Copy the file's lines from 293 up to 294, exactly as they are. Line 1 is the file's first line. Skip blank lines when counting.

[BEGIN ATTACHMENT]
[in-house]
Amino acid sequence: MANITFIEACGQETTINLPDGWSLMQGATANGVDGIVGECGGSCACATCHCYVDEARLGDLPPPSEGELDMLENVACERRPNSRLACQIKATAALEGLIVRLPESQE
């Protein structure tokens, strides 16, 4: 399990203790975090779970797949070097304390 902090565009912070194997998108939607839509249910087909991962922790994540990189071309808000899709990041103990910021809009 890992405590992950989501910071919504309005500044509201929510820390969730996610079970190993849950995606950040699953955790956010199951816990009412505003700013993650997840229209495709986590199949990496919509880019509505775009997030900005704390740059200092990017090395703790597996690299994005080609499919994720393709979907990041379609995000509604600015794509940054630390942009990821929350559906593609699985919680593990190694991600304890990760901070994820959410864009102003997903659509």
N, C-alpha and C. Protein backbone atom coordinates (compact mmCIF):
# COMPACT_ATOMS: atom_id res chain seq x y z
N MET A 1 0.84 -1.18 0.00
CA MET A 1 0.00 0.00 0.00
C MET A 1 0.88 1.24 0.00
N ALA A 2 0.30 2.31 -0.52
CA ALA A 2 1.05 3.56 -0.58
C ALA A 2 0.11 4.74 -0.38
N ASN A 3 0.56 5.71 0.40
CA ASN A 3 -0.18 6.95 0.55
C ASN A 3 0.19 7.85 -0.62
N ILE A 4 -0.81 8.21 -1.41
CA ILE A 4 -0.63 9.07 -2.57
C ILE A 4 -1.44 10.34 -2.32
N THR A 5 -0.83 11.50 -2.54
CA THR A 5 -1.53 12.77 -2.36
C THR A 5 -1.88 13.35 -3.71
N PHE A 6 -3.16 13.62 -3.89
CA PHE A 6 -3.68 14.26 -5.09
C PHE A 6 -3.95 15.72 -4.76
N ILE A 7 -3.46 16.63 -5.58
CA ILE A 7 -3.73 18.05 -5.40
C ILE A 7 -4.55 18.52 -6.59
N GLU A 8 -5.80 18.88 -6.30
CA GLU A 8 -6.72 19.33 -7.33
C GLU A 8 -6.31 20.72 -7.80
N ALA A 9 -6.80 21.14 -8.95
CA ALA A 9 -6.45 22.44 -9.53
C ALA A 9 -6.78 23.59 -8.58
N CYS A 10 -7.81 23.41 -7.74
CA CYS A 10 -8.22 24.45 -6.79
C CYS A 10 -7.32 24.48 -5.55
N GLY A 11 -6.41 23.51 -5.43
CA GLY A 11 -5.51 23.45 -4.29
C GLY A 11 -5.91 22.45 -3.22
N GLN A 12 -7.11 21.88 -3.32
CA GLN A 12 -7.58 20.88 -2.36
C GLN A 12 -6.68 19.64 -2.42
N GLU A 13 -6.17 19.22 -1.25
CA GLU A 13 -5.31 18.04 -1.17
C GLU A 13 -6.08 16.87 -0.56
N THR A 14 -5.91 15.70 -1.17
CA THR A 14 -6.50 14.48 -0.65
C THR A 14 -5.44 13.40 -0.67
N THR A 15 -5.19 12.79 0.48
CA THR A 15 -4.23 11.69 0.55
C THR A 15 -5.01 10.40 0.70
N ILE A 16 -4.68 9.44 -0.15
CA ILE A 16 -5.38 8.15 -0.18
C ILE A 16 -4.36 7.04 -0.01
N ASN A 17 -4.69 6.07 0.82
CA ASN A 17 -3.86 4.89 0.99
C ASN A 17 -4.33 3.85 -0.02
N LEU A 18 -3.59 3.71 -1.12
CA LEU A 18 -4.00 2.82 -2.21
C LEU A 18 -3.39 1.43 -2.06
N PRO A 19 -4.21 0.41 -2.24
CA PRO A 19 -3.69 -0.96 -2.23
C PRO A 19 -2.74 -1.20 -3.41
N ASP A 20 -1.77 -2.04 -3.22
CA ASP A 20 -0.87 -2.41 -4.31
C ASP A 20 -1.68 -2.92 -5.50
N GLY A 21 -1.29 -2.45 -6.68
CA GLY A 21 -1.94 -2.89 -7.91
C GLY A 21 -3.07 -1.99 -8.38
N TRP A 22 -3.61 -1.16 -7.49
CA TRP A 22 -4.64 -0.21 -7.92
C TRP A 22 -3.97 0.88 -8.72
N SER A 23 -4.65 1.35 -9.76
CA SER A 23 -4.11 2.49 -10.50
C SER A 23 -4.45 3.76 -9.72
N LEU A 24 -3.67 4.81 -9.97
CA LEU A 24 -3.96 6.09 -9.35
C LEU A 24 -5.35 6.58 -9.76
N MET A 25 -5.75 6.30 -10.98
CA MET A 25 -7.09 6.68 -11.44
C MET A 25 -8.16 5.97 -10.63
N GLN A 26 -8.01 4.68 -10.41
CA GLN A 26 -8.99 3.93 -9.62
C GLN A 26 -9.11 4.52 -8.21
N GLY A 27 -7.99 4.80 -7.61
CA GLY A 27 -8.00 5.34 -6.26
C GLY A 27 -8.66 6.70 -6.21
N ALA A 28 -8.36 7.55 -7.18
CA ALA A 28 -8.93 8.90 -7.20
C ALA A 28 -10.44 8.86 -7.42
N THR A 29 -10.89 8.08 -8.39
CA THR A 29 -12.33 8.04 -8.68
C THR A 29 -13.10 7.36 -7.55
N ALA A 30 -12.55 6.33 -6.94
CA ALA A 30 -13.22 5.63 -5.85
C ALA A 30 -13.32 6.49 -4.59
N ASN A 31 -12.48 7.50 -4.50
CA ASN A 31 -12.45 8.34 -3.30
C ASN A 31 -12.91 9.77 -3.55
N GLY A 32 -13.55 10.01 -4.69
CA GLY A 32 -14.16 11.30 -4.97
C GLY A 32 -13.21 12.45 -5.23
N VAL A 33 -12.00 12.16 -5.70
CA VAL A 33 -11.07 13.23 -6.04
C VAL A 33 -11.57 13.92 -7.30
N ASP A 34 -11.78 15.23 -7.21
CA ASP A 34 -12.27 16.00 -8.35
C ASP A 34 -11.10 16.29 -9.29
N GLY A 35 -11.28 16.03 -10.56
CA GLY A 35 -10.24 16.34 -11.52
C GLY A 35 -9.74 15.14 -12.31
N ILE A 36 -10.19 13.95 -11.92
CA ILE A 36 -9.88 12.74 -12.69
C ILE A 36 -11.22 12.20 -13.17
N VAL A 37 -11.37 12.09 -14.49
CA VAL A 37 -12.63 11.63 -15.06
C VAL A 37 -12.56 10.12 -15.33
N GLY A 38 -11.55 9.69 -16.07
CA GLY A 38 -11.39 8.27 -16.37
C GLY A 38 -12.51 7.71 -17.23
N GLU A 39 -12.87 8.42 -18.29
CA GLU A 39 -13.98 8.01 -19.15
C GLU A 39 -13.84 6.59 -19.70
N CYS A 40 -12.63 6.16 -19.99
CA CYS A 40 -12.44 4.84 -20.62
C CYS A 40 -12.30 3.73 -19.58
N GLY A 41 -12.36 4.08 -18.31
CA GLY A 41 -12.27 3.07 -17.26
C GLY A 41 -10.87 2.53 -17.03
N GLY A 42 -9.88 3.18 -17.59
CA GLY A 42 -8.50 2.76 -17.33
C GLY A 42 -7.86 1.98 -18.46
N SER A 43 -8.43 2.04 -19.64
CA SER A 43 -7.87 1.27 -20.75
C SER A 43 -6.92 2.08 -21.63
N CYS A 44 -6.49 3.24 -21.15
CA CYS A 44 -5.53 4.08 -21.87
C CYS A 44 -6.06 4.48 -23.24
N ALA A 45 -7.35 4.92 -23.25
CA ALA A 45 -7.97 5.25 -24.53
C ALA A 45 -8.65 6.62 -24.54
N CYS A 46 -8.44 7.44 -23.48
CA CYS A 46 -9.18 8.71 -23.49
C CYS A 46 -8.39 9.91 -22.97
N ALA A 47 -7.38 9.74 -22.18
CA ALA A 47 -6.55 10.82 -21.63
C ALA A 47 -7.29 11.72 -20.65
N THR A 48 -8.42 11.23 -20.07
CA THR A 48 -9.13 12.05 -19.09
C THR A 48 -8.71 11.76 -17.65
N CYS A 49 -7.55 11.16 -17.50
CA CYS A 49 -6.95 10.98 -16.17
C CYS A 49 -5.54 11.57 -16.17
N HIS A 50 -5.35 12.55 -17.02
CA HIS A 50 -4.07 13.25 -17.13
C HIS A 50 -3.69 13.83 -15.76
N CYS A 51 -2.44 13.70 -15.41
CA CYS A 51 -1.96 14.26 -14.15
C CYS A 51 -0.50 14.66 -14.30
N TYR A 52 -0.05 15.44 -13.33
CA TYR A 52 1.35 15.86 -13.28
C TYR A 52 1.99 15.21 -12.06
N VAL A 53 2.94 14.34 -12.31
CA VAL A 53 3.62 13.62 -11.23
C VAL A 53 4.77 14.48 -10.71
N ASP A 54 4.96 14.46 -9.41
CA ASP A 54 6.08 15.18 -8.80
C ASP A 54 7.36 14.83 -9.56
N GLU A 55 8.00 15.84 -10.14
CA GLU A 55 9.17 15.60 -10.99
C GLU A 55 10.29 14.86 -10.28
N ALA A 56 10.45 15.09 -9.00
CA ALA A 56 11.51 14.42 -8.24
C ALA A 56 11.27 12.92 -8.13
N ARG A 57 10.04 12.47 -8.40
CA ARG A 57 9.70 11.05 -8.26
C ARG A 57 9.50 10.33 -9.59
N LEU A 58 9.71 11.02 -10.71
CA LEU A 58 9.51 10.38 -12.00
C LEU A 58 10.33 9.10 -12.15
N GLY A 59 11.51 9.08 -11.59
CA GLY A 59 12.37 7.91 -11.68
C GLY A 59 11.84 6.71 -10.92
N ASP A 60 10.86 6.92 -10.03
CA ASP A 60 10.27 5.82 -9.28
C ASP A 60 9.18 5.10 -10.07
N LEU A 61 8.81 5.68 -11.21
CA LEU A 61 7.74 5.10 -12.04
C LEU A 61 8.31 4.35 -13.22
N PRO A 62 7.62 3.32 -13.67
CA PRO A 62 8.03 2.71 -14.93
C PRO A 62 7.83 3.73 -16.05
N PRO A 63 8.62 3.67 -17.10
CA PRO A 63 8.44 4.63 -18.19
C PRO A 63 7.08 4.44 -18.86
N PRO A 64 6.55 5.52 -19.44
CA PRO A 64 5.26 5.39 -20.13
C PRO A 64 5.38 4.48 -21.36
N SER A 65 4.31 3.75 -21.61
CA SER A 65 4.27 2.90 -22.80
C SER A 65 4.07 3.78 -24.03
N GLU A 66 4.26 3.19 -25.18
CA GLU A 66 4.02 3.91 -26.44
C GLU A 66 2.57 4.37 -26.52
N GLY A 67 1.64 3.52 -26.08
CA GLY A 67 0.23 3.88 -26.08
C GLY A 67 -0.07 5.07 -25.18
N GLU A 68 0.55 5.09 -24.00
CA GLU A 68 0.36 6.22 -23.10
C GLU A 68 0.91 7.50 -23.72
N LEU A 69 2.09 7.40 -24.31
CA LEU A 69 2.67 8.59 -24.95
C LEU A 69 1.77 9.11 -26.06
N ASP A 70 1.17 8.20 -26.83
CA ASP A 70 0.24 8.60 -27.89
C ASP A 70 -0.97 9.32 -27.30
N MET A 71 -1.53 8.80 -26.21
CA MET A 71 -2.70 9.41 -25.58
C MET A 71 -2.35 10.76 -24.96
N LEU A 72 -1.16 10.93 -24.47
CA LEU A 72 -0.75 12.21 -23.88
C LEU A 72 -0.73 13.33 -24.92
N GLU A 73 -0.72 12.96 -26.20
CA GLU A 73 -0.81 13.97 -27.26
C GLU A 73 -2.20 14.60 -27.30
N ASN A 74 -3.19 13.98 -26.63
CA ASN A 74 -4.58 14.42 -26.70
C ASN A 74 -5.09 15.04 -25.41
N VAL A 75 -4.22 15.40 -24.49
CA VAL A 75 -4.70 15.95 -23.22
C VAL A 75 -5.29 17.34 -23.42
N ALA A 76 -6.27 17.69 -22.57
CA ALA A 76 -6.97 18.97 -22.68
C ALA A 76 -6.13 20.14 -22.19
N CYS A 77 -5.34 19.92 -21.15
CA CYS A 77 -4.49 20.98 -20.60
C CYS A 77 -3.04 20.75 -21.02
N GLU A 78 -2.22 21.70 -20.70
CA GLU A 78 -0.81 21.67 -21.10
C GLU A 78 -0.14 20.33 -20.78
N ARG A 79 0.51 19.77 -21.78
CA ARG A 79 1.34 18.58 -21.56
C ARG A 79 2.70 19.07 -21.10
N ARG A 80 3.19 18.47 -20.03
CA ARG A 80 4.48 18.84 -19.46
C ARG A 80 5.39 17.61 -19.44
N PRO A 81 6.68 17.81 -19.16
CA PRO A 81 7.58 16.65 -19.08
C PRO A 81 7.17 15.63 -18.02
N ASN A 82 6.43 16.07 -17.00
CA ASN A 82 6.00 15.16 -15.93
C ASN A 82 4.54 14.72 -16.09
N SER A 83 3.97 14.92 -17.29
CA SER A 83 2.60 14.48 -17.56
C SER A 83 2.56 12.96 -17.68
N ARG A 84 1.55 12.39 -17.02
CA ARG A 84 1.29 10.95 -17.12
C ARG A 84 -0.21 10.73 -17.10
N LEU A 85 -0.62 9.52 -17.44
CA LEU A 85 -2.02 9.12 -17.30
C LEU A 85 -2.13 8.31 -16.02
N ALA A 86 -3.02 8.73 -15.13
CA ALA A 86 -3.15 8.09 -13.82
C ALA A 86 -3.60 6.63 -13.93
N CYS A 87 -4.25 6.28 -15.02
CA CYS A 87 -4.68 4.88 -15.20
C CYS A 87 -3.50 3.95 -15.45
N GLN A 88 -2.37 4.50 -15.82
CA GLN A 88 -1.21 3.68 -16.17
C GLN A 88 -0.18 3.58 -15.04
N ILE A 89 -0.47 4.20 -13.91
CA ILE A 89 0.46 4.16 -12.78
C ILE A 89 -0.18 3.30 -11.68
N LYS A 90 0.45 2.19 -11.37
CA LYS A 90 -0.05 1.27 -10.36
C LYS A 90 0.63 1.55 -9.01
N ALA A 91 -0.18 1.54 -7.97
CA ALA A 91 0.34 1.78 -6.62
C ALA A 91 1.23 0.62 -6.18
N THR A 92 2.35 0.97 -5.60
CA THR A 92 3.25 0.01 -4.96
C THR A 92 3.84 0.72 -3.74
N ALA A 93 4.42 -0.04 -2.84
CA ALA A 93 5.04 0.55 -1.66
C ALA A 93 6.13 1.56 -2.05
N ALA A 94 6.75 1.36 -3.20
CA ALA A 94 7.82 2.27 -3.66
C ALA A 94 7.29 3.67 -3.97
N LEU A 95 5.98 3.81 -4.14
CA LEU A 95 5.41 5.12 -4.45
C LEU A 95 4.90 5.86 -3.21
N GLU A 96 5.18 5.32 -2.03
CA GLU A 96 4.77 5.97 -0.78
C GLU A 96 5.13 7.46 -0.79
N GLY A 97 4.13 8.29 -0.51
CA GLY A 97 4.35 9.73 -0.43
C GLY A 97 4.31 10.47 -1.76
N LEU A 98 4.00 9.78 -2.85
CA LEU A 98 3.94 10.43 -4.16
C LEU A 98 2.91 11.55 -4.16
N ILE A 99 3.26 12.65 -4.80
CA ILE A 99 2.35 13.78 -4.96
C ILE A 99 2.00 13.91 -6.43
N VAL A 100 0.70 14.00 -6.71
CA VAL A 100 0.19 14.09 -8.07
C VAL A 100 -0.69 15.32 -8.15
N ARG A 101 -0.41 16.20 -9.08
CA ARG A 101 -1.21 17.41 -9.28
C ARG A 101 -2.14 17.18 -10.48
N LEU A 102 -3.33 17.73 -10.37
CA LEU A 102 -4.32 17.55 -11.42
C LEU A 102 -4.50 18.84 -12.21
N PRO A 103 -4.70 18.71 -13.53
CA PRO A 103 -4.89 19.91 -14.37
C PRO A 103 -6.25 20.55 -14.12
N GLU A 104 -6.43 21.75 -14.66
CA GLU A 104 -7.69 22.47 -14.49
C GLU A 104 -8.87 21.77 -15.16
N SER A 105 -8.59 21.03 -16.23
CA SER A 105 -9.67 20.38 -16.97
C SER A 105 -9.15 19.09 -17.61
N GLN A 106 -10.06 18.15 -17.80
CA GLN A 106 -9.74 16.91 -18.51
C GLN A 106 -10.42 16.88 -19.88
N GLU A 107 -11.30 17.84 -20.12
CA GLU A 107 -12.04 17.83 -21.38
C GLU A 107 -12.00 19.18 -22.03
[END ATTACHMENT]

C GLU A 96 5.13 7.46 -0.79
N GLY A 97 4.13 8.29 -0.51